The Jerusalem Post is defiantly sarcastic in its response to indignation over the presumptive Mossad use of forged passports.
The pigheaded refusal to acknowledge that sometimes the ends justify the means reflects Europe’s moral impoverishment.
Dahu Khalfan Tamim now has a world-class reputation for detective work. The head of the Dubai police swiftly determined that Hamasâ€™s Mahmoud Mabhouh did not die of natural causes at the five-star Bustan Rotana Hotel on Jan. 20. He was assassinated.
Letâ€™s for the sake of argument grant that Israel did away with Mabhouh; that he was not killed by Iran or over some intra-Palestinian dispute, and that clues pointing to Israeli culpability are genuine.
Mabhouh certainly deserved to be assassinated by Israel. Hamas declared war on Israel. And he co-founded its military wing and was personally involved in the (separate) 1989 killings of IDF soldiers Ilan Saâ€™adon and Avi Sasportas.
Mabhouh was a key link in the unlawful syndicate which delivers Iranian weapons to Gaza. He was apparently tasked with importing an arsenal that would make life hellish for Israelis living in metropolitan Tel Aviv. He was, perhaps, Hamasâ€™s equivalent to Hizbullahâ€™s Imad Mughniyeh, whose car blew up in Damascus two years ago.
You can tell a great deal about the moral compass and political leanings of a society by observing its reaction to the Mabhouh liquidation.
There is unease in Europe because the purported assassins identified by Dubai were travelling under forged French, German, Irish and British passports; and identities of Israelis with dual-citizenship were utilized.
Even The Times of London, whose editorial page has been sympathetic toward Israel, expressed chagrin over the affair, saying this country had shown poor regard for the â€œfuture security of British passport holders overseas.â€ Frankly, there is little reason to think that the tradecraft employed in this assassination â€“ which we will not second guess at this stage â€“ jeopardizes anyone.
Actually, what troubles us is the question of whose passport Mabhouh was traveling under and why he was allowed to enter neutral Dubai on gun-running business.
Of course, thatâ€™s not how the British see it. The BBCâ€™s Jeremy Bowen warned that if Israel had used British passports for â€œnefariousâ€ purposes â€“ meaning sending Mabhouh to his Maker â€“ Bowen expected, or would it be more accurate to say, hoped for, â€œa crisisâ€ in relations betweenLondon and Jerusalem.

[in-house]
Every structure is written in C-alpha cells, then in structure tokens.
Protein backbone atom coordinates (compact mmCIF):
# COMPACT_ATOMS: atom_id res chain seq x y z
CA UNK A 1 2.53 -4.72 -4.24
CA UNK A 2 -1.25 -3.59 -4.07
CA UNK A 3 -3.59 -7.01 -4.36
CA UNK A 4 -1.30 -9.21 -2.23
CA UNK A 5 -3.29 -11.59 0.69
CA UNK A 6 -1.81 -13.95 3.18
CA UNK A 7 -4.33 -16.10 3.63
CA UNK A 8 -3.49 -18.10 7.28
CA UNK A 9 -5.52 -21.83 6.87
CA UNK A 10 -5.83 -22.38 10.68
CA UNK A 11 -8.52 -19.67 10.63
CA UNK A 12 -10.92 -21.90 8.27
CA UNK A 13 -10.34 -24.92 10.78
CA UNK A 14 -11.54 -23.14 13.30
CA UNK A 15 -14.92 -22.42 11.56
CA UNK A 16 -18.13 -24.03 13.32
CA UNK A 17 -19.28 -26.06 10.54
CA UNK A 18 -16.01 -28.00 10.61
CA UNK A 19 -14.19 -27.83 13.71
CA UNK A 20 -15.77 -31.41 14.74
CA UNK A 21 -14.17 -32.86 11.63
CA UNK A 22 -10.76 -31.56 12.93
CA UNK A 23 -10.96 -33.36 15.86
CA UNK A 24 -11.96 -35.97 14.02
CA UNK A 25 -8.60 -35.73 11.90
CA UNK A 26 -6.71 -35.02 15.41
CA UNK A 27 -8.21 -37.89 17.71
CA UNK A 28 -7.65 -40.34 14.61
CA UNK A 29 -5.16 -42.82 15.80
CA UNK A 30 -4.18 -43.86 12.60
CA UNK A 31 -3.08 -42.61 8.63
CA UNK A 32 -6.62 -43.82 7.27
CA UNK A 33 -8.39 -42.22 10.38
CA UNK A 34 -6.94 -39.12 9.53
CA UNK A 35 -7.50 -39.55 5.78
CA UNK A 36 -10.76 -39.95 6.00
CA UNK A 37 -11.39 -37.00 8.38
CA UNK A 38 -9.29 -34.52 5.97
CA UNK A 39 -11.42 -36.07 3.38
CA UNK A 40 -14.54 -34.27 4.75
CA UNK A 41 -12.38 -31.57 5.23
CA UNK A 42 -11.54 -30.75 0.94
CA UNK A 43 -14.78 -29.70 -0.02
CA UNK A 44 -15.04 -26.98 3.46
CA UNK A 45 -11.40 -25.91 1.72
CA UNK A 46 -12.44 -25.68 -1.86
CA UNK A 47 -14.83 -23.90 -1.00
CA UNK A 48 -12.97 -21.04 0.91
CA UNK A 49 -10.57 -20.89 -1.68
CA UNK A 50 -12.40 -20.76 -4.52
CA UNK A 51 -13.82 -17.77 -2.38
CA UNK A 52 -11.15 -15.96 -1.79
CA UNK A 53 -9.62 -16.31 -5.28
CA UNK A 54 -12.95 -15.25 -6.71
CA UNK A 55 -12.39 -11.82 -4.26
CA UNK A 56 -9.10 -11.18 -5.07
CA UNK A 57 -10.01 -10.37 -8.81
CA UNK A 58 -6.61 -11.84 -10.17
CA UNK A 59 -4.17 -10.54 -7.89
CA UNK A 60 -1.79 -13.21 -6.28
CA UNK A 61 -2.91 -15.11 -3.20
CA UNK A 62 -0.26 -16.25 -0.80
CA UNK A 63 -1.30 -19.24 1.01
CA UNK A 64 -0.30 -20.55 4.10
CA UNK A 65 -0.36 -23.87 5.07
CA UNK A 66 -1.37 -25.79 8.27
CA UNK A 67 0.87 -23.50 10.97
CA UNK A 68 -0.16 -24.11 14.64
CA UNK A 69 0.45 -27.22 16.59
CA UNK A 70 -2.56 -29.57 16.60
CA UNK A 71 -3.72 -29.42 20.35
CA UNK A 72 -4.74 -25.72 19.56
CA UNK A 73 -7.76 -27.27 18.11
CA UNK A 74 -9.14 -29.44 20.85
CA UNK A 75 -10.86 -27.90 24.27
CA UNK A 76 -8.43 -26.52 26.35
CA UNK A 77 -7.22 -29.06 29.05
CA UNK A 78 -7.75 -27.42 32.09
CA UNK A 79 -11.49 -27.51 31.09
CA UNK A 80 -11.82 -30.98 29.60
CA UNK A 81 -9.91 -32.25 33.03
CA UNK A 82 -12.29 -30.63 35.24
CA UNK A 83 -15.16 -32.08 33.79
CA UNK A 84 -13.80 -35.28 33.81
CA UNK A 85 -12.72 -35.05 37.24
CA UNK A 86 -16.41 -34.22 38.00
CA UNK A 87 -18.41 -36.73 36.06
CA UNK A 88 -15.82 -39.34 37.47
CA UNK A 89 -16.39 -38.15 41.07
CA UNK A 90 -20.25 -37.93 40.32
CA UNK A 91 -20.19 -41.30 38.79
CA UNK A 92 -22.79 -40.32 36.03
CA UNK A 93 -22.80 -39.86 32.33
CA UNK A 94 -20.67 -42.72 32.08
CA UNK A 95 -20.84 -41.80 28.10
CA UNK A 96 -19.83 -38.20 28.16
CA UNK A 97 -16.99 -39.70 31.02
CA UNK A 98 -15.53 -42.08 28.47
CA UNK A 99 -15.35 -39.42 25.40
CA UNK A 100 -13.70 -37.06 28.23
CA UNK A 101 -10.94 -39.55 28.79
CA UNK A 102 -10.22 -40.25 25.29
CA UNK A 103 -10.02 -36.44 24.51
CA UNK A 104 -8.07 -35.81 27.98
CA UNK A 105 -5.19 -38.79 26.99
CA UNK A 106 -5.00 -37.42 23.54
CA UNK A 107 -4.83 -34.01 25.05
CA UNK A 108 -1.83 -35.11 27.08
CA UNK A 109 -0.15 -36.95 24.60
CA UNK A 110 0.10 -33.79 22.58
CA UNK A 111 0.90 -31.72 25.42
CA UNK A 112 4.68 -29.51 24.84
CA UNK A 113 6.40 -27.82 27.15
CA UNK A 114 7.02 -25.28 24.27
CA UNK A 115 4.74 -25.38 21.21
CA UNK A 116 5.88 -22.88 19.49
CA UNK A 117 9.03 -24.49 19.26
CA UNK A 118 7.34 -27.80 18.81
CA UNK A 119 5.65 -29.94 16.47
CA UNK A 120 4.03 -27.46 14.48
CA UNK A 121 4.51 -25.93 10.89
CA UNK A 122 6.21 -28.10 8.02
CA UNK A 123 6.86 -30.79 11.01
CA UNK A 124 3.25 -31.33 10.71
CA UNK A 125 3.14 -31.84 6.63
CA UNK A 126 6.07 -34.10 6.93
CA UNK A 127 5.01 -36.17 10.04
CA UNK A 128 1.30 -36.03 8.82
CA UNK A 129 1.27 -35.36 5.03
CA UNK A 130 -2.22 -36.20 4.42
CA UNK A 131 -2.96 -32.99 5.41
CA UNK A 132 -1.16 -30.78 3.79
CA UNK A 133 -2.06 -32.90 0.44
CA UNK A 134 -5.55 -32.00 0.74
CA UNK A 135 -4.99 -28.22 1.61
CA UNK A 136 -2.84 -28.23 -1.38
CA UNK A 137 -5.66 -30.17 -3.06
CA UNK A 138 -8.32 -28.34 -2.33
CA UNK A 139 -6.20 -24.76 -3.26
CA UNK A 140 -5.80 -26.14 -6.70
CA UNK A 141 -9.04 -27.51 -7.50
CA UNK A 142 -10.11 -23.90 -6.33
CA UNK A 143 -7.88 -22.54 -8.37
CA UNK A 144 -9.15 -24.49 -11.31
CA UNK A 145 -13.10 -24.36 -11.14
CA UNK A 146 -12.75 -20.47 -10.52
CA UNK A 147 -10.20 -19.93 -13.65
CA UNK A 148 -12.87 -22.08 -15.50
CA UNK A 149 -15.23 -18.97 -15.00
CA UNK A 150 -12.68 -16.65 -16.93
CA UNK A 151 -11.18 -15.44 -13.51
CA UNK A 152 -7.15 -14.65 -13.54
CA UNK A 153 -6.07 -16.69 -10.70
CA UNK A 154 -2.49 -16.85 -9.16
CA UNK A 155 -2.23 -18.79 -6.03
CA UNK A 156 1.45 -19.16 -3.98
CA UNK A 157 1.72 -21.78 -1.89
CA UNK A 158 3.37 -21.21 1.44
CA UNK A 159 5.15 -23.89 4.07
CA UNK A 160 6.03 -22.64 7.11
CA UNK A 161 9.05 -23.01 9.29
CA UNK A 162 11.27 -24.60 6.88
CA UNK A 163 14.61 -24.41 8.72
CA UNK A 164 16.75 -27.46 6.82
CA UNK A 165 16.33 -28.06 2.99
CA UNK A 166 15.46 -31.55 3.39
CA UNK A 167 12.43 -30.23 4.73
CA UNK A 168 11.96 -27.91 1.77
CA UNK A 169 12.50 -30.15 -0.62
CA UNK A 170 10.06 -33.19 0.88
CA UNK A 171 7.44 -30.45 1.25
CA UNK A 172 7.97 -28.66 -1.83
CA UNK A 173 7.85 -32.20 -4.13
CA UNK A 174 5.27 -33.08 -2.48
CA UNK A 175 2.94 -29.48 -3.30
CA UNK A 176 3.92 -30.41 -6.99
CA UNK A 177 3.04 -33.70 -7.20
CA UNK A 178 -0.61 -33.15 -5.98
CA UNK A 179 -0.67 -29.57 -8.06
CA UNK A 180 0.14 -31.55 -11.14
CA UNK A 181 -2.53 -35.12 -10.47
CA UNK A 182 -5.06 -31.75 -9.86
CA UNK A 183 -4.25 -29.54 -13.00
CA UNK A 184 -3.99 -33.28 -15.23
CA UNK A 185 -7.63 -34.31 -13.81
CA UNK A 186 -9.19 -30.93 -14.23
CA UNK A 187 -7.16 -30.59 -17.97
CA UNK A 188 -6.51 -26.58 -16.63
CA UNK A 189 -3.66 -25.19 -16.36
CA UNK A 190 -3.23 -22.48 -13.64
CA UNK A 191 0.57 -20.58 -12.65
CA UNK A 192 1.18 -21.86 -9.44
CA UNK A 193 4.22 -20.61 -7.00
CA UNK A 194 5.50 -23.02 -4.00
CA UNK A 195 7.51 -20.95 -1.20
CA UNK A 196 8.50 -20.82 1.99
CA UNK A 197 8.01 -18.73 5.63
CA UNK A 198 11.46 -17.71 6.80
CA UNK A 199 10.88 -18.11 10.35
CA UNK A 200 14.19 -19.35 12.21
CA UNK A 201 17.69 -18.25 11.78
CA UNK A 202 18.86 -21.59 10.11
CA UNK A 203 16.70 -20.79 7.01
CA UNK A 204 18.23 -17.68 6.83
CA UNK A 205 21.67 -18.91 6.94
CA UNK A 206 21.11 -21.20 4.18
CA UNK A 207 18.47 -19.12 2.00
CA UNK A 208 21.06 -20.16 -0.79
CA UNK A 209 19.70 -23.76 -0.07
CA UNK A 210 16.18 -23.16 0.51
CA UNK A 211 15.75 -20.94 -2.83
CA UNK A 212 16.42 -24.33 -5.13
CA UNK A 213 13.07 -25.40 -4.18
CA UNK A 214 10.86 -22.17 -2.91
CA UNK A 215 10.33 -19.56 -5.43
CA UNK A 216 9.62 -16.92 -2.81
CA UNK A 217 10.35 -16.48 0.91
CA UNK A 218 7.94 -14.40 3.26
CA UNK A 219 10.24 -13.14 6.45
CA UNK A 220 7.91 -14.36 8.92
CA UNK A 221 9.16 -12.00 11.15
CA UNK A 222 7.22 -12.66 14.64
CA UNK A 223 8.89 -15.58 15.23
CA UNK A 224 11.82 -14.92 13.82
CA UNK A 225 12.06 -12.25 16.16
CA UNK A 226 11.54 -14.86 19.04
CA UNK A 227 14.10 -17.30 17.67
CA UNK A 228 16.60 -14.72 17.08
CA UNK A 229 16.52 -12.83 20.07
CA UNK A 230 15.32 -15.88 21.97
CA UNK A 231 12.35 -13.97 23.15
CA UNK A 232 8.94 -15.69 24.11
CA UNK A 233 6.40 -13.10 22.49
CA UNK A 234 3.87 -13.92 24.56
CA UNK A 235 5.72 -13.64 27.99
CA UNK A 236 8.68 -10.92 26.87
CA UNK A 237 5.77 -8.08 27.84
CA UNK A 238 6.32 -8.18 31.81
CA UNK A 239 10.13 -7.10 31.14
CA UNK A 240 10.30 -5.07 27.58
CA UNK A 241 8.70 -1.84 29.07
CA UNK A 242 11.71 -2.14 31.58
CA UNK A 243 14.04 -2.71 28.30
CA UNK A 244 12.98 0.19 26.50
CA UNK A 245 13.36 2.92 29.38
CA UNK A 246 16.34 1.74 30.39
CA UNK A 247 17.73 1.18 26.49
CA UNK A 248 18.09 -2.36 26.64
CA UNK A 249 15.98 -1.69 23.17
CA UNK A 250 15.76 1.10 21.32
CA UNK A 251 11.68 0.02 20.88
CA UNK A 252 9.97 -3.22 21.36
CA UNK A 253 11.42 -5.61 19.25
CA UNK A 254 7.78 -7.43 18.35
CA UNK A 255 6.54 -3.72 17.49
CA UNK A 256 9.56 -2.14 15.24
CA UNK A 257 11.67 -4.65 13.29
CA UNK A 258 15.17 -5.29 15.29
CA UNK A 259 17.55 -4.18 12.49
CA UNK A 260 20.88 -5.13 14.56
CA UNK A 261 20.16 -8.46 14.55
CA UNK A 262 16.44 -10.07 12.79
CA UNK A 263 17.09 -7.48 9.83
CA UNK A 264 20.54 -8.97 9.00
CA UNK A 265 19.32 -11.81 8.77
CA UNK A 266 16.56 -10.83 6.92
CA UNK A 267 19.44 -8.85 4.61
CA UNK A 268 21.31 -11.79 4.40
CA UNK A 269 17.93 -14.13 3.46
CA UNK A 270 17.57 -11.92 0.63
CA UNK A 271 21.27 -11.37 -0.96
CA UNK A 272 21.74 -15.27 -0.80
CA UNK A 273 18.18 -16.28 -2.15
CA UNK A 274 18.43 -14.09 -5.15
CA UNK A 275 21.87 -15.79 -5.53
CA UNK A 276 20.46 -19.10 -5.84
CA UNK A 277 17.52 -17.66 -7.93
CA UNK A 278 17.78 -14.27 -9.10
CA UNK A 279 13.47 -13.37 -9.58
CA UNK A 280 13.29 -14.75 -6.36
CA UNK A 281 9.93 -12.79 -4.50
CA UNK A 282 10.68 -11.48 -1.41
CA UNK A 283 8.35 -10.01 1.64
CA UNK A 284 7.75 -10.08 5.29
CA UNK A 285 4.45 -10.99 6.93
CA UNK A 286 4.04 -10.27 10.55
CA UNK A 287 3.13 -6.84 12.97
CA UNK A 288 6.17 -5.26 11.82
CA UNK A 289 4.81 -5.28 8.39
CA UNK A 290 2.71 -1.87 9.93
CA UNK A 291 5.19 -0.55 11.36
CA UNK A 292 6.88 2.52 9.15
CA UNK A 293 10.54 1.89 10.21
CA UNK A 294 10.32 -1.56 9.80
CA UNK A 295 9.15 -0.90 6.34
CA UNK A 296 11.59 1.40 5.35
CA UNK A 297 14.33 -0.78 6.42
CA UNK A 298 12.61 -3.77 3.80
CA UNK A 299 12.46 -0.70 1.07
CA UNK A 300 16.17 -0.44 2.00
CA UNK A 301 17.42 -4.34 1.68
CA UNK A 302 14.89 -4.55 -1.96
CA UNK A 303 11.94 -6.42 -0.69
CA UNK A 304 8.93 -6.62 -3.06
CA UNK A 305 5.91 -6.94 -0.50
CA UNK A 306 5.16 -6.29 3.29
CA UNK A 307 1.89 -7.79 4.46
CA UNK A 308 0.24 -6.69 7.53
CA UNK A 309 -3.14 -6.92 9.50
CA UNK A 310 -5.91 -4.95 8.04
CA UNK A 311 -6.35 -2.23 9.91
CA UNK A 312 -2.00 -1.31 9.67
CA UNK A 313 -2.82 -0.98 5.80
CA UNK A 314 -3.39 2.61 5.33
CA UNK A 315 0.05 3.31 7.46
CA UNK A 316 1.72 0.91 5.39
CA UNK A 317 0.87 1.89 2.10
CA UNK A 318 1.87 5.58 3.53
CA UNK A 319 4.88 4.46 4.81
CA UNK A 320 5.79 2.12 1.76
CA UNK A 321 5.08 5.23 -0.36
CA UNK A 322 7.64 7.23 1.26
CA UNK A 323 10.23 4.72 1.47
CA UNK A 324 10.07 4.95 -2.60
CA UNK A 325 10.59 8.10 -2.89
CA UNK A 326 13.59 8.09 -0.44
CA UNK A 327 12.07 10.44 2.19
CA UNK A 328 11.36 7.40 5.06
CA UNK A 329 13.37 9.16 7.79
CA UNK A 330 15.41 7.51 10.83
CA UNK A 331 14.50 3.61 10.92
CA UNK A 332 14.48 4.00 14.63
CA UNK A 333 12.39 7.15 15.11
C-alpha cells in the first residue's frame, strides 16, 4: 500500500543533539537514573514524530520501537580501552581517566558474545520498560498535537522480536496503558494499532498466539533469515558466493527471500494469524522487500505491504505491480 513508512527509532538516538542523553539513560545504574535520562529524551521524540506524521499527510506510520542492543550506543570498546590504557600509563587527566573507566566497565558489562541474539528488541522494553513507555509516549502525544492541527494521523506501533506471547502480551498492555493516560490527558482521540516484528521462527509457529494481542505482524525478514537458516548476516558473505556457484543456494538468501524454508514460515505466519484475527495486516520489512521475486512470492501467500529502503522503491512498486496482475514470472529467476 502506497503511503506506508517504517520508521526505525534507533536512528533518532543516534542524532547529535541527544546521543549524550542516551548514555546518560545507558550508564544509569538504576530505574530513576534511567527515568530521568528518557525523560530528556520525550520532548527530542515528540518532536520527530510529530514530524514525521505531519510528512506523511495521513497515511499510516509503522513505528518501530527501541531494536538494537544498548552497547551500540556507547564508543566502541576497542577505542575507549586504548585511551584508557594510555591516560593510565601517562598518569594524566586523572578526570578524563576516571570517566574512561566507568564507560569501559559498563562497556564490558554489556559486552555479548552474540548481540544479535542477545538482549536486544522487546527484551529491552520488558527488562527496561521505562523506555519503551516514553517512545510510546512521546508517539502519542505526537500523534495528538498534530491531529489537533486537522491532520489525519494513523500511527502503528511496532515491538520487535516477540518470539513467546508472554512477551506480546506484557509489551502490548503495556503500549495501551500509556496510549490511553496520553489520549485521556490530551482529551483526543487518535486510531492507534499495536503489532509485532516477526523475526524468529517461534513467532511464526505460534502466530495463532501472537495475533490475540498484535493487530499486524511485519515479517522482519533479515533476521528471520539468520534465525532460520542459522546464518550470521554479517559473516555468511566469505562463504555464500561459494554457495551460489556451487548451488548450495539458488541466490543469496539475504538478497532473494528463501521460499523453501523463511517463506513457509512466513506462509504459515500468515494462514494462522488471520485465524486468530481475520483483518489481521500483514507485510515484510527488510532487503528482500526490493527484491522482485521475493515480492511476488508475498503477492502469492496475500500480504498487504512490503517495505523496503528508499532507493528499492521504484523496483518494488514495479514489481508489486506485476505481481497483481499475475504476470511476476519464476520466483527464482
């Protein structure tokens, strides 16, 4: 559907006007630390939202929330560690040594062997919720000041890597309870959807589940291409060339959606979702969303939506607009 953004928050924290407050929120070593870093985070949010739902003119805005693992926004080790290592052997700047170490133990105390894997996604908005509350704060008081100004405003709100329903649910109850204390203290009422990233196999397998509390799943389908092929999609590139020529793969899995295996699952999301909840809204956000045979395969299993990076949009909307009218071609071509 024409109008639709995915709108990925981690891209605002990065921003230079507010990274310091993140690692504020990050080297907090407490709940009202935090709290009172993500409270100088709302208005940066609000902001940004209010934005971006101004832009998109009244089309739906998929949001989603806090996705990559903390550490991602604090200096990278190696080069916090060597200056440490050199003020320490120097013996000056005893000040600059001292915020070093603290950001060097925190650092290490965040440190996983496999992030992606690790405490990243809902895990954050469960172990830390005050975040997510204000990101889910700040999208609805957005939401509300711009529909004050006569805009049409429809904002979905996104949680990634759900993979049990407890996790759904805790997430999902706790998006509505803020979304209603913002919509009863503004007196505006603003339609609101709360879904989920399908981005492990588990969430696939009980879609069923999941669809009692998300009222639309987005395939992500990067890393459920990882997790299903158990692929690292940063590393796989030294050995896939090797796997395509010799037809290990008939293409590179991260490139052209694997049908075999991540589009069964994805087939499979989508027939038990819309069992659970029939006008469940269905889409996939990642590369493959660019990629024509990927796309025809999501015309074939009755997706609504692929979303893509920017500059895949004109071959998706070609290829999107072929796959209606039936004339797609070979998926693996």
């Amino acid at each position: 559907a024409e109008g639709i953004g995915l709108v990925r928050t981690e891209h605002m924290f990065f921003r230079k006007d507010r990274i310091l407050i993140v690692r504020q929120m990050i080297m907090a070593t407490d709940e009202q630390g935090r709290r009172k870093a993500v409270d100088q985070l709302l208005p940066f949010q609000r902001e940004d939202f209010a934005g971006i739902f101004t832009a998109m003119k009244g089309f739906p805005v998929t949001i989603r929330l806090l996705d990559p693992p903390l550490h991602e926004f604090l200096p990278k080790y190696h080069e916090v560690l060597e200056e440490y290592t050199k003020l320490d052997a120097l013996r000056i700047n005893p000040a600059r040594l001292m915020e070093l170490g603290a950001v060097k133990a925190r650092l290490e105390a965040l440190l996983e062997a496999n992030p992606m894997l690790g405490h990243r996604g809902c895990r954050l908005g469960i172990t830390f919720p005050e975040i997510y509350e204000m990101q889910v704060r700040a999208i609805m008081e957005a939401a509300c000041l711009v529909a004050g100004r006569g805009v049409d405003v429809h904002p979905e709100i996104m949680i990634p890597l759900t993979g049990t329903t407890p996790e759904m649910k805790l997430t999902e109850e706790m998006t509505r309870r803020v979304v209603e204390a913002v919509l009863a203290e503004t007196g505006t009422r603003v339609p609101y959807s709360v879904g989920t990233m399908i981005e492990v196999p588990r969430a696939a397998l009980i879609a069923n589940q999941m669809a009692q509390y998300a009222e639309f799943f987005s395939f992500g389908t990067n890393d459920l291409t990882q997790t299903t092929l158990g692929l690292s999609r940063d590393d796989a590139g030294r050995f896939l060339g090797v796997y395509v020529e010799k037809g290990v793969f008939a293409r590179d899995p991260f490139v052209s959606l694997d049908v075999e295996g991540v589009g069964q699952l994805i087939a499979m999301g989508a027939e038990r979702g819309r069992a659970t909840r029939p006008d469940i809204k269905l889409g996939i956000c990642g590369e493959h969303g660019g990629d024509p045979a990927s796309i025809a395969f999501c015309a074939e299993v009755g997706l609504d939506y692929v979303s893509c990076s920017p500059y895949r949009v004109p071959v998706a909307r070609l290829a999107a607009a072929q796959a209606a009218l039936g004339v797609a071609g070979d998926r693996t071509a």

The Guardian quoted a Foreign Office mandarin as gloating: â€œRelations were in the freezer before this. They are in the deep freeze now.â€ The paper then grumbled about the British governmentâ€™s â€œsupineâ€ response to the assassination, editorializing against the governmentâ€™s proposal to lift the threat of lawfare. The Guardian wants visiting Israeli ministers to continue to worry about facing Palestinian-inspired â€œwar crimesâ€ charges.
With the British media delighting in the assassination-passport kerfuffle â€“ a Daily Mail headline screamed: â€œDragged into a Mossad murder plotâ€ â€“ Menzies Campell, a routinely anti-Israel elder of the Liberal Democrats, declared that â€œIsrael has some explaining to do.â€
An anyway beleaguered Prime Minister Gordon Brown intoned: â€œWe have got to carry out a full investigation into this. The British passport is an important document that has got to be held with care.â€ Sentiments echoed by Opposition Leader David Cameron. …
Perhaps the shrill reaction in some (though certainly not all) British quarters is not rooted purely in anti-Israelism. Chances are that at least parts of the British intelligentsia and media would have reacted similarly if the man in that hotel room had been Osama bin Laden… or Adolf Eichmann.
One has to admire especially the delightfullly humorous, cat-ate-the-canary “Just for the sake of argument, let’s assume that Israel did away with Mabhouh” line. I bet that champagne corks are popping still in secluded rest and recreation facilities used by Mossad operatives obliged by circumstances to remain in hiding and out of the public eye.
Of course, the Jerusalem Post is perfectly correct. The British and European press ought to be editorializing piously about how naughty people who traffic in weapons used to attack innocent civilians need to expect to come to premature ends at the hands of persons unknown, instead of striking poses of feigned indignation over the profaned sanctity of travel identification documents.